The stock market has been climbing but some investors worry it will come tumbling down again. Their fear: Washington’s much-dreaded “fiscal cliff.”
In January, $1.2 trillion in automatic spending cuts are set to begin, while a series of tax cuts enacted under President Bush are scheduled to expire. They both could cause deep damage to the economy and markets.
“The quickly approaching fiscal cliff is big, scary, [and] yet avoidable,” argues Bill Stone, chief investment strategist at PNC Wealth Management.
Investors are nervous because the U.S. economy already is in a fragile state, while global growth is even more precarious, especially in Europe. If spending cuts take place and taxes rise, some worry the U.S. will be thrown into recession, pulling down growth around the world.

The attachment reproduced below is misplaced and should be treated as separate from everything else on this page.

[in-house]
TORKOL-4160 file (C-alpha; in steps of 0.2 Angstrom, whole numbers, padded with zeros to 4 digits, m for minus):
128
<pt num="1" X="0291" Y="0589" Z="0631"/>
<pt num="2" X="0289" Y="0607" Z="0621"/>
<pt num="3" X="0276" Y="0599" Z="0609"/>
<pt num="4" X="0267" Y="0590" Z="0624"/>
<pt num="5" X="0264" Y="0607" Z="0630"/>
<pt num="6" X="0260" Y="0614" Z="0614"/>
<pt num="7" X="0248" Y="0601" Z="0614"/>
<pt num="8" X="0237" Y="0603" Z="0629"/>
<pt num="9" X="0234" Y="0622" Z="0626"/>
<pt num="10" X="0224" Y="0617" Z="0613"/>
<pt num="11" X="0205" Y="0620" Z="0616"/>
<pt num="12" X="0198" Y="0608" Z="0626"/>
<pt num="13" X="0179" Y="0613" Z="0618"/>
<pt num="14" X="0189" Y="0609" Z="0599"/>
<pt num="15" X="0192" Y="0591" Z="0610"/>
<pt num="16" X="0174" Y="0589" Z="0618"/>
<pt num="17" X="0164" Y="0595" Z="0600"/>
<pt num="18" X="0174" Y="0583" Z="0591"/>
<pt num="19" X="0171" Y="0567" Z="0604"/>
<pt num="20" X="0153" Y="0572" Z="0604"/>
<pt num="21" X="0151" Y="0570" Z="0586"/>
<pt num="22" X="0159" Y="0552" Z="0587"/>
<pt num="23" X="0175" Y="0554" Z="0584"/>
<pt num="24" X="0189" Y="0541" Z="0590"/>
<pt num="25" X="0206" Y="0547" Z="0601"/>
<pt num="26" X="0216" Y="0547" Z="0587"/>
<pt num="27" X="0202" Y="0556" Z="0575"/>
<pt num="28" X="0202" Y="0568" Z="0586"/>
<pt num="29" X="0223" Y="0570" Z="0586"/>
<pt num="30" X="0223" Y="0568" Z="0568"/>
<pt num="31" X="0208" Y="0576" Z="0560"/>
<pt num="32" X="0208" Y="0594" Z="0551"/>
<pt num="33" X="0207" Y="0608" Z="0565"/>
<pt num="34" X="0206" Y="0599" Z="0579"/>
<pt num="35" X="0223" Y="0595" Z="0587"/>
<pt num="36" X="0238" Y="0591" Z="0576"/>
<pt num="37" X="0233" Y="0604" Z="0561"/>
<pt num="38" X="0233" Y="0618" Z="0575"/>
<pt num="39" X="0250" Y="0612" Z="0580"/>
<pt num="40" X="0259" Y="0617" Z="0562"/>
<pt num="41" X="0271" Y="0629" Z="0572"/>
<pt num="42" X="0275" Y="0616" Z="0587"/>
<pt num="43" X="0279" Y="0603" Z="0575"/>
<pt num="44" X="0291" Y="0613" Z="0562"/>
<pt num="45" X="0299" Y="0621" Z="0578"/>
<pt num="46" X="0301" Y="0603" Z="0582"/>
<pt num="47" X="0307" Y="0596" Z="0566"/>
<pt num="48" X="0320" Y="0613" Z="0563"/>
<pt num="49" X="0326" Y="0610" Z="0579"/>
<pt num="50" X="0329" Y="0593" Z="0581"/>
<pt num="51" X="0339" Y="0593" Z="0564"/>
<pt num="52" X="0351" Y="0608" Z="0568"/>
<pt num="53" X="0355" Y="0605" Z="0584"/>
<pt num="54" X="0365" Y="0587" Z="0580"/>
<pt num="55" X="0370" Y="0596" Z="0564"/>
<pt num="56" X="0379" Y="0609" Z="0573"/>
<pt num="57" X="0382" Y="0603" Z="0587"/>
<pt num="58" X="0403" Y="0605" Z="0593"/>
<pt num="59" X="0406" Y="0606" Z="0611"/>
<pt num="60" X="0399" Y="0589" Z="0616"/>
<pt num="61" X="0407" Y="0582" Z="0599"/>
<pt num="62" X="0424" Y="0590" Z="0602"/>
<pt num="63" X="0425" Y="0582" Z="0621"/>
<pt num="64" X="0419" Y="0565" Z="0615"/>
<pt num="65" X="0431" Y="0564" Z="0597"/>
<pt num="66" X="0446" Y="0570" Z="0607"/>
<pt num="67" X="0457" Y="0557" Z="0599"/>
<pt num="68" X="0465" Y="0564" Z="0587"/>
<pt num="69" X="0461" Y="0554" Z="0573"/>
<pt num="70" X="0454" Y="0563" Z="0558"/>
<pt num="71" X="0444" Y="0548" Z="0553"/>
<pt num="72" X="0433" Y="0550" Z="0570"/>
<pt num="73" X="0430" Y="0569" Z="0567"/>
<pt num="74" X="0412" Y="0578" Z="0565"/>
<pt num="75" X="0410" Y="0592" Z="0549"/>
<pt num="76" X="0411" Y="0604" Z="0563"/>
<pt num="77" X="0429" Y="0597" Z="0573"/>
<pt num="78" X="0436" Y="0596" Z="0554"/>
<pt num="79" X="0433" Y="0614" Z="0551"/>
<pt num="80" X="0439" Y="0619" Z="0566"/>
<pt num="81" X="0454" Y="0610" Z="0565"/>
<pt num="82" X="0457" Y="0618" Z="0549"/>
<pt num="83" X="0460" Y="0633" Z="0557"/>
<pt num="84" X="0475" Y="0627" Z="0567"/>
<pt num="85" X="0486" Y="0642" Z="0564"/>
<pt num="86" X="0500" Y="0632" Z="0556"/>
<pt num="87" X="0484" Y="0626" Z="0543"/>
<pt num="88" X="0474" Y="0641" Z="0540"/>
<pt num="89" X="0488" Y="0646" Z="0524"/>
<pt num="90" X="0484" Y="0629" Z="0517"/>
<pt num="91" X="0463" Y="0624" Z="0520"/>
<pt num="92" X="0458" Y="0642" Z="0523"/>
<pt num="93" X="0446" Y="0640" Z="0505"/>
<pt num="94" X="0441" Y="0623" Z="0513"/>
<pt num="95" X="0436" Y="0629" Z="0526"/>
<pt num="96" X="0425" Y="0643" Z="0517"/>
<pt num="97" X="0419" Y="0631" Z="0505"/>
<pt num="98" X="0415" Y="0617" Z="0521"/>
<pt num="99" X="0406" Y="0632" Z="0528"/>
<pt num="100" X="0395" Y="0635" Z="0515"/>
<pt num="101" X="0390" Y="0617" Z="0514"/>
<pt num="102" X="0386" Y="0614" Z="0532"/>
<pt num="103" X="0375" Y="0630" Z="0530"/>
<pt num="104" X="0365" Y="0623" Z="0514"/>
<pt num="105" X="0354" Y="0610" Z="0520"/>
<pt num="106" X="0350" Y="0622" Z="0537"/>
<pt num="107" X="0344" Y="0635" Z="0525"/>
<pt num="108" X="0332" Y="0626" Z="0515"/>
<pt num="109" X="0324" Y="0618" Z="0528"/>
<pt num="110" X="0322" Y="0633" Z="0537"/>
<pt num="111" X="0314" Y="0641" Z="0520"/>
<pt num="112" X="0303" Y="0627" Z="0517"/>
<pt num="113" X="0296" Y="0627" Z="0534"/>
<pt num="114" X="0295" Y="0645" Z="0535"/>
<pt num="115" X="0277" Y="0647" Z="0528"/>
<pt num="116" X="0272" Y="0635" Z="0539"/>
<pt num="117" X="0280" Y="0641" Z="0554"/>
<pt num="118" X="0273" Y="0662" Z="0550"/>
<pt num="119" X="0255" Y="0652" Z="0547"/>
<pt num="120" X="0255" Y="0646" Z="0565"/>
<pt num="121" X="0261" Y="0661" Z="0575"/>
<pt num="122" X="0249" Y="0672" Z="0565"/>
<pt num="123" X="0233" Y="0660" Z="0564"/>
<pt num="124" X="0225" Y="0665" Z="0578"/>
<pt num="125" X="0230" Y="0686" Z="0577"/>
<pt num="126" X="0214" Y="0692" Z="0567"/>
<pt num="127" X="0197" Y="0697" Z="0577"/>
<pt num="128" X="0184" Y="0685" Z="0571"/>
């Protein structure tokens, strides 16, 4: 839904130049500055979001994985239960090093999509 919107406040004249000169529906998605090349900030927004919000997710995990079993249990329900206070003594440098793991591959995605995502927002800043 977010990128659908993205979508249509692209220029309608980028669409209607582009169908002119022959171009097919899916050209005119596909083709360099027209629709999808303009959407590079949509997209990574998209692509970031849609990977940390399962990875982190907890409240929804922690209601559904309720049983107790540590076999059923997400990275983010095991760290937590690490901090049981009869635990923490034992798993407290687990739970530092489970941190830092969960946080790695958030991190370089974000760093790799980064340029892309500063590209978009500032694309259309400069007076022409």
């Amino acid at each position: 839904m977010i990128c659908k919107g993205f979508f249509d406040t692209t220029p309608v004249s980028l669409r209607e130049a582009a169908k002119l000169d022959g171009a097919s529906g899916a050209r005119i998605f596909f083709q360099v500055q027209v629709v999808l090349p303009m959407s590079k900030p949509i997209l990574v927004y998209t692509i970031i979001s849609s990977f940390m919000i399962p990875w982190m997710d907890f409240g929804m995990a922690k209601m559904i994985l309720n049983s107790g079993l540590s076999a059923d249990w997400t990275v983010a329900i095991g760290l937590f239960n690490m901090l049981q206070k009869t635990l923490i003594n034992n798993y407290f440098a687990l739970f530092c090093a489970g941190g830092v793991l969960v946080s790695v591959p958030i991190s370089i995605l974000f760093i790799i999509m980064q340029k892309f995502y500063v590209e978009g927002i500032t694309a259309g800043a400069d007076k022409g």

A messy fight between Democrats, many of whom are reluctant to reduce spending, and Republicans, who are loath to raise taxes, also could serve to undermine confidence in U.S. markets—even if an eventual compromise is reached.
Such an ugly brawl also could raise new questions among investors about the ability and appetite of politicians to chip away at the government’s nearly $16 trillion of debt.